On My Own

One day a few years ago, I drove to work.  As soon as I got to work my legs stopped working and I fell down.  Something terrible had happened to my brain.  I got to the emergency room within about half an hour.  This is PLENTY of time to have been given the miracle drug tPA and maybe I could’ve been helped a little but apparently the hospital I was taken to is just a place where doctors go to hang out and not help patients.  So after 30 hours of hanging out in the ER, some doctor said, “oh she had a stroke, we should probably do something about that.”  So they life-flighted me to another hospital where the doctors actually help their patients.  But they still tell you that you’re screwed and aren’t going to recover after something like this.  After the first week of nothing at all being done for me, that was it.  The damage was done.  There was nothing anybody could’ve done to help me at that point and my recovery was solely on my own.  I just didn’t know that yet.  I didn’t know that probably for about a year and a half.  Within that first year, I thought my doctors might actually know something about how to recover, they didn’t.  I was on my own.  Completely on my own.  So are you if you want to get back to some semblance of the life you used to lead.  This is why I have some semblance of a normal life again.

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Categories: Brain stuff, Recovery, Stroke stuff

Tags: , , , , ,

16 replies

  1. Come on Amy, doctors don’t have time or ability to learn how to treat stroke. Every survivor will need to get a neurology degree to treat themselves.

    • Dean,
      Lol! No degree needed. You just know you are on your own from the get go and do it yourself. The best thing a stroke survivor can do for themselves is educate themselves by reading as much as possible about stroke recovery.

      • I agree, no degree necessary. Education is all that’s needed. A bunch of letters doesn’t prove you’re educated.

      • Agreed that the patient needs to become educated, but that’s messed up. The person with the effed up brain needs to do the research??? Yep. I couldn’t even read for months after….my eyes were so messed up. I was glad I had done a bunch of research in preparation for my surgery. I had no idea how valuable my recovery research would be.

  2. It sucks that you went thru that! It sucks that most stroke survivors, myself included, come to this realization. I am at the point now where doctors tell me “there’s nothing else we can do!”

    So, I am being left to drift out into the unknown once again, and figure it out, on my own, again!

  3. Based on my own experience there is a huge gap in what is called in the world of mental illness the continuum of care as it relates to stroke and stroke recovery. Neurologists seem to think that anything outside the brain is beneath their notice. Primary care physicians don’t have the specialized knowledge needed to be of help. Physiatrists I think are supposed to be rehabilitation physicians, but the ones I’ve known and read about don’t do anything at all. So that leaves PTs and OTs who do the best they can with the limited time and authority they have. So in my personal opinion, something needs to be created to fill in the gap created by the ineptitude of physiatrists.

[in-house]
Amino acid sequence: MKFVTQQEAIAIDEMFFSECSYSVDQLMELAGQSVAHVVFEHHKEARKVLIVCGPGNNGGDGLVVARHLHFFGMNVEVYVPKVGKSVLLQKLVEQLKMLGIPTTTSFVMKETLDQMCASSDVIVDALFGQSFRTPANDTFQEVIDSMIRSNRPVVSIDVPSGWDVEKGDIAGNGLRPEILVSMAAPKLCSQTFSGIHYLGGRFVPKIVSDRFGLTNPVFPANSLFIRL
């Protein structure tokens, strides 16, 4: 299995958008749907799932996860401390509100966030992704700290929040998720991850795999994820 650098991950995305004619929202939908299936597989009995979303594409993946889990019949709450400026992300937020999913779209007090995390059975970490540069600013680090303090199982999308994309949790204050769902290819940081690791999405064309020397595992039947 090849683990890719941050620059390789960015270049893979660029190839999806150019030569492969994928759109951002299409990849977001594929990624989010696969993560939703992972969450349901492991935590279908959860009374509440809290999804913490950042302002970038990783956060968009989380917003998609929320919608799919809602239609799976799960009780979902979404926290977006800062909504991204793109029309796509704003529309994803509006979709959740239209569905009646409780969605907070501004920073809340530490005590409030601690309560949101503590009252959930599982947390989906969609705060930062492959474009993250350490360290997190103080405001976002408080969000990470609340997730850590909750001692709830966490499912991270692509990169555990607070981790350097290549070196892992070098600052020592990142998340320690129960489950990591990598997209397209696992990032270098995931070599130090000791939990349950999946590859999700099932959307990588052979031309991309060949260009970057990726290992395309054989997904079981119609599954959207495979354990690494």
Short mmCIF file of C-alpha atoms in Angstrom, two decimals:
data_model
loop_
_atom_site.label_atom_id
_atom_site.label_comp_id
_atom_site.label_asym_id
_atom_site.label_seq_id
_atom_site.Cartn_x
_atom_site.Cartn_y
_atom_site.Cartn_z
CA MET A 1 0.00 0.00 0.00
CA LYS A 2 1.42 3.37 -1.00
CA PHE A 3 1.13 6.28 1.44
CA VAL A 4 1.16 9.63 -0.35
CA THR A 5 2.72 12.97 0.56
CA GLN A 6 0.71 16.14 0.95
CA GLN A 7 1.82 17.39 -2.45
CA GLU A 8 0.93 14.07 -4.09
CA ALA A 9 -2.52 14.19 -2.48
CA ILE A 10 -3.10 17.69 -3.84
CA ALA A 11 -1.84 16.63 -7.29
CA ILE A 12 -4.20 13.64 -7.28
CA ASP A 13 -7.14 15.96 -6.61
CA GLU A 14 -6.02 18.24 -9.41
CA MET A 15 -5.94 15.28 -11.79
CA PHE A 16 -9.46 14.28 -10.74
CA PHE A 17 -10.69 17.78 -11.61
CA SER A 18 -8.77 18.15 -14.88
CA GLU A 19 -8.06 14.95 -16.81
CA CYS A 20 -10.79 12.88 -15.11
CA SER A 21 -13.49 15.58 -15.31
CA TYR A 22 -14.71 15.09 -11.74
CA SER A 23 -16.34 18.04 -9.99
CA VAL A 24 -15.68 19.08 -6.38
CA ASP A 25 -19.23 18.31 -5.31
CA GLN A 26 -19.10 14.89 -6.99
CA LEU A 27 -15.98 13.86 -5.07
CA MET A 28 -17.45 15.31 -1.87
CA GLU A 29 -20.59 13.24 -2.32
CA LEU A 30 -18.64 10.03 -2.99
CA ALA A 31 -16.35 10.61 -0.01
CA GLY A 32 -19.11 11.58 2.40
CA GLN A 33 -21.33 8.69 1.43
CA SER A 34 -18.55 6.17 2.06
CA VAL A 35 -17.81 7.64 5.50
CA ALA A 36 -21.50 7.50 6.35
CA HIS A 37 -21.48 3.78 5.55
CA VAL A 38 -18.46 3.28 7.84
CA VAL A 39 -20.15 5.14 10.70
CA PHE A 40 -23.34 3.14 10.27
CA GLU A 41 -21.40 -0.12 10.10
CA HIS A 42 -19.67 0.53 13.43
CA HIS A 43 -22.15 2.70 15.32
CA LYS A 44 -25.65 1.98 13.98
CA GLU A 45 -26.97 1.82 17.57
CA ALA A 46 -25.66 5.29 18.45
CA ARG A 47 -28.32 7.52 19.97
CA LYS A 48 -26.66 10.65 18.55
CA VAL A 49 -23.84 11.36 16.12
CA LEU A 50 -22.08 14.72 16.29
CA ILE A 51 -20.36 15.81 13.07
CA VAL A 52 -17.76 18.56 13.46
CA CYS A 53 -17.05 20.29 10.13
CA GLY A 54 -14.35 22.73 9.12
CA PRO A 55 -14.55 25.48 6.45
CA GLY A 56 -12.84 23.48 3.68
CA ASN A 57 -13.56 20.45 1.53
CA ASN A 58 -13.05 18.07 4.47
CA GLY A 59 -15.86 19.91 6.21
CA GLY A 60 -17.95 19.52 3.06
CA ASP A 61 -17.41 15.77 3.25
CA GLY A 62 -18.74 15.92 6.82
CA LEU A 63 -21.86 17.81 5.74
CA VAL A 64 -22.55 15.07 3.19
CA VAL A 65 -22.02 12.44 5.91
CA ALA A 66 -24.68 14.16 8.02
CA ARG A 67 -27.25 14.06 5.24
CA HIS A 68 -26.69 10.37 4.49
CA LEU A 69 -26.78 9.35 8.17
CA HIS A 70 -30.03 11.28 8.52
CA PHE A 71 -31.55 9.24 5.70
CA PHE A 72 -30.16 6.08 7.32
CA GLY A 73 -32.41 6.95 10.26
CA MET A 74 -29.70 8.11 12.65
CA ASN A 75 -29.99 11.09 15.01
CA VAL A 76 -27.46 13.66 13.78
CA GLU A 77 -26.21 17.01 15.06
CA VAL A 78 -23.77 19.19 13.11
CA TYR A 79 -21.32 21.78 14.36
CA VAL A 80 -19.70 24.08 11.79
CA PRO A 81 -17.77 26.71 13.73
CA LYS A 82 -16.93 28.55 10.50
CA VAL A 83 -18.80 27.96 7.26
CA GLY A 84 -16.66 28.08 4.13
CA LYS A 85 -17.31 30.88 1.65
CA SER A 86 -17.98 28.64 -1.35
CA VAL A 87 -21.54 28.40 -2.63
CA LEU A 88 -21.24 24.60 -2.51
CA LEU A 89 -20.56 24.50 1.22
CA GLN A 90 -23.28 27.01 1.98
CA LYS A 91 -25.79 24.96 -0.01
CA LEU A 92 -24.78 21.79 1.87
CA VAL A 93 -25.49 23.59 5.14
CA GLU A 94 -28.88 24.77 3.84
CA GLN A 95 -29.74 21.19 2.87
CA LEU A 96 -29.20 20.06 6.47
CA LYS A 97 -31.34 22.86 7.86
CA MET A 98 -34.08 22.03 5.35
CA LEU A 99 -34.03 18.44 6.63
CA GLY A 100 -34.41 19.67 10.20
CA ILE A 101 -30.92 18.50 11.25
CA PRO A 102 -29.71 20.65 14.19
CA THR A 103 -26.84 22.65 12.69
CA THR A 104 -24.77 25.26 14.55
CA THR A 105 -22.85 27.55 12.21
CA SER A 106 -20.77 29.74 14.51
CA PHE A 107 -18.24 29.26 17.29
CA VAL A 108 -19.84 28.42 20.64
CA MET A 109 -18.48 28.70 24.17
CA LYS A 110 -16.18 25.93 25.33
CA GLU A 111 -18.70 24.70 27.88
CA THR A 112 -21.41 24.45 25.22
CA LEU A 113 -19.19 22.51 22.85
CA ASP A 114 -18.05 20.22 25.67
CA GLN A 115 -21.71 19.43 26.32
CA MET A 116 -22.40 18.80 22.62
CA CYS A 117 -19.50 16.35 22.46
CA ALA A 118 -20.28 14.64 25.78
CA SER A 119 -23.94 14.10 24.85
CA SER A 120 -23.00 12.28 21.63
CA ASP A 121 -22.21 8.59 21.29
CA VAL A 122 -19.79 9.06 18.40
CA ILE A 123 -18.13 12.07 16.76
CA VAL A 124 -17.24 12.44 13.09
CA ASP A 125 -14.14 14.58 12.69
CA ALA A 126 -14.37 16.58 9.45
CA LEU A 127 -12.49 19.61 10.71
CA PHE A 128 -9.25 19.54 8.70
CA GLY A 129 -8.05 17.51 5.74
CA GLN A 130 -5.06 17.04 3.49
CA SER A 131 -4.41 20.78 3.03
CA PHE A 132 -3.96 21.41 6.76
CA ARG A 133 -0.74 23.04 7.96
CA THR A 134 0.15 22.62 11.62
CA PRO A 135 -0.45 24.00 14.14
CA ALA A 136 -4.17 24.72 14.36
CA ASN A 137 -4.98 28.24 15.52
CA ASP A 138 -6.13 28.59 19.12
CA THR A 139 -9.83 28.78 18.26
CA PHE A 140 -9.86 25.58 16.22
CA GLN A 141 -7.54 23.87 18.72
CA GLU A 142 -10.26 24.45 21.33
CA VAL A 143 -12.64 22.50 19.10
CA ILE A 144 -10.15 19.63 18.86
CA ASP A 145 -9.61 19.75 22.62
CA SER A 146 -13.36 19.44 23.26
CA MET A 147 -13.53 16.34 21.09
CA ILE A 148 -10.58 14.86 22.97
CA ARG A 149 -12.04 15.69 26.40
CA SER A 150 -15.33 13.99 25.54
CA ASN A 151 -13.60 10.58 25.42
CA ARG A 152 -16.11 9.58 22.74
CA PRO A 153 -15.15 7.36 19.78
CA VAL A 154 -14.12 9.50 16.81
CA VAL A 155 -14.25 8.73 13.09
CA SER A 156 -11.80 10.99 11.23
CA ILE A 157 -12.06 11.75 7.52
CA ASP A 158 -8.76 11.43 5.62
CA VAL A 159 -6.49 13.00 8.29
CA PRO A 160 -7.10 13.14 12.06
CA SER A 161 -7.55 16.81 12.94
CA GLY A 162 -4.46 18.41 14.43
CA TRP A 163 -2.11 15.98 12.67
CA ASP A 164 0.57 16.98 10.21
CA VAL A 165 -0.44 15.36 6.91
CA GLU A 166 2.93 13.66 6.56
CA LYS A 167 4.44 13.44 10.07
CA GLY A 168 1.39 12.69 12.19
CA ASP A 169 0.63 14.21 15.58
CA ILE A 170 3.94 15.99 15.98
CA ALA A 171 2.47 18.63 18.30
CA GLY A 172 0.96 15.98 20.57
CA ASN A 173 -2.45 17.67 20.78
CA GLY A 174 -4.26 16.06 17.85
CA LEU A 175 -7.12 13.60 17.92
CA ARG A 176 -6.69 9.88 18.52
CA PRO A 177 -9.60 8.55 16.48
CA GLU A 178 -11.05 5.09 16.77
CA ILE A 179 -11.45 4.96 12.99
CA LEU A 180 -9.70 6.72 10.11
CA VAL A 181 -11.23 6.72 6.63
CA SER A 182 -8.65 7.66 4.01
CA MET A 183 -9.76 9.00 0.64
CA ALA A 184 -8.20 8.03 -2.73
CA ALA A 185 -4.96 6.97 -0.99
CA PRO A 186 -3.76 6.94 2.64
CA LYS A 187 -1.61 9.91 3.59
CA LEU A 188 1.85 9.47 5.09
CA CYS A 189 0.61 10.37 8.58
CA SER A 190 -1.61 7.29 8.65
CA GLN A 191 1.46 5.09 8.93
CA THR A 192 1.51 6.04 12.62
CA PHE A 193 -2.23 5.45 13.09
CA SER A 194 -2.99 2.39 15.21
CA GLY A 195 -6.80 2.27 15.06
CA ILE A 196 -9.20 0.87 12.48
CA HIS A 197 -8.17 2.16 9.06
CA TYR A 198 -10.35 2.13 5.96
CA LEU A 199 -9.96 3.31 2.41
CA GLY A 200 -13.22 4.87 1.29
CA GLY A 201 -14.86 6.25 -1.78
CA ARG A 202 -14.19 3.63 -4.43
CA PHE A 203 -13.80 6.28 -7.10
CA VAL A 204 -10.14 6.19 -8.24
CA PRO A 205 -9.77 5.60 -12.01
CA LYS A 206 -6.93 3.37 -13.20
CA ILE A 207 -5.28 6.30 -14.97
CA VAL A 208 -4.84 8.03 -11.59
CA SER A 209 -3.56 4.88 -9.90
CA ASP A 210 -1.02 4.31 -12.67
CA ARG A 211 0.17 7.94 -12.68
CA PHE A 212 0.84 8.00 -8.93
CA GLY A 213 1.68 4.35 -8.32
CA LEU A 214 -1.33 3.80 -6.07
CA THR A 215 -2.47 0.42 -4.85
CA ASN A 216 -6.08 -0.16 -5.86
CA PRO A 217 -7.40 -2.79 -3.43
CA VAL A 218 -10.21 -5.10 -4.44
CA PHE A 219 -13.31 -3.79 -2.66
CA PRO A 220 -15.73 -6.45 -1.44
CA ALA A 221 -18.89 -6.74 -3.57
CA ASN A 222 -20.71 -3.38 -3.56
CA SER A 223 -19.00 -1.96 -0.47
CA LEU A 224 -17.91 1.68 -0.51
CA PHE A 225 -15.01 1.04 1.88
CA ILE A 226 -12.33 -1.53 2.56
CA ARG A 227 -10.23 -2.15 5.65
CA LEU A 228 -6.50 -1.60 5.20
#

• ^^ yes, Jim. There are way too many people who are supposed to be helping and a humongous gap between those people and physical, speech, and occupational therapists.

      Zack has been lucky enough to go to a facility who has their own neurologist, physiatrist, and TONS of amazing and dedicated therapists in many, many areas- speech/cognitive, occupational, physical, and educational. They also have counselors in their rotation. Zack was able to go to one a couple times a week and they gave me free visits with her as well once a week. It was really a God-send. Though, again, guess who sucked and were so far removed? you got it…the physiatrist! ding, ding, ding! How did you guess? I never saw him once and was there every single day, yet we received bills in the mail, of course. The neuro was okay, he wasn’t terribly encouraging but he also wasn’t a downer. Not super present either, but the therapists–those are the miracle workers. And these guys had a lot of freedom, and all of the most amazing equipment at their finger tips. But, their dedication and attitude is what is amazing, it seriously has made me want to go back to school and become one. Except for that whole doctorate thing. That’s a little daunting with a disabled husband and a 2 year old. Who knows what’s in store…

      • Do you know what the physiatrist even billed you for?

        • he saw zack once or twice. no clue what he actually did, but he got paid for it. 🙂

          • A year and a half ago when my spasticity started cranking up, I went to my PCP, who is really good. He knew about Botox injections, but beyond that, he suggested I see the neurologist who had treated me when I had the stroke. I did, and he had nothing for me, no clue about what could be done. Mind you, this was a neurologist at the biggest university-affiliated hospital in the state, one of the two designated stroke centers.

            As for seeing a physiatrist, I live in a rural area, and the only one I know of works at the inpatient facility where I rehabbed. I was told he is one of the owners of it. He came around most weekday mornings and asked everyone if they were getting stronger. That was it. I think he also prescribed pain medication for those that needed it. I imagine at medical conventions physiatrists are made to sit in the back of the room and don’t get invited to go out to dinner.

            So, we’ve identified the issue, now what’s the solution?


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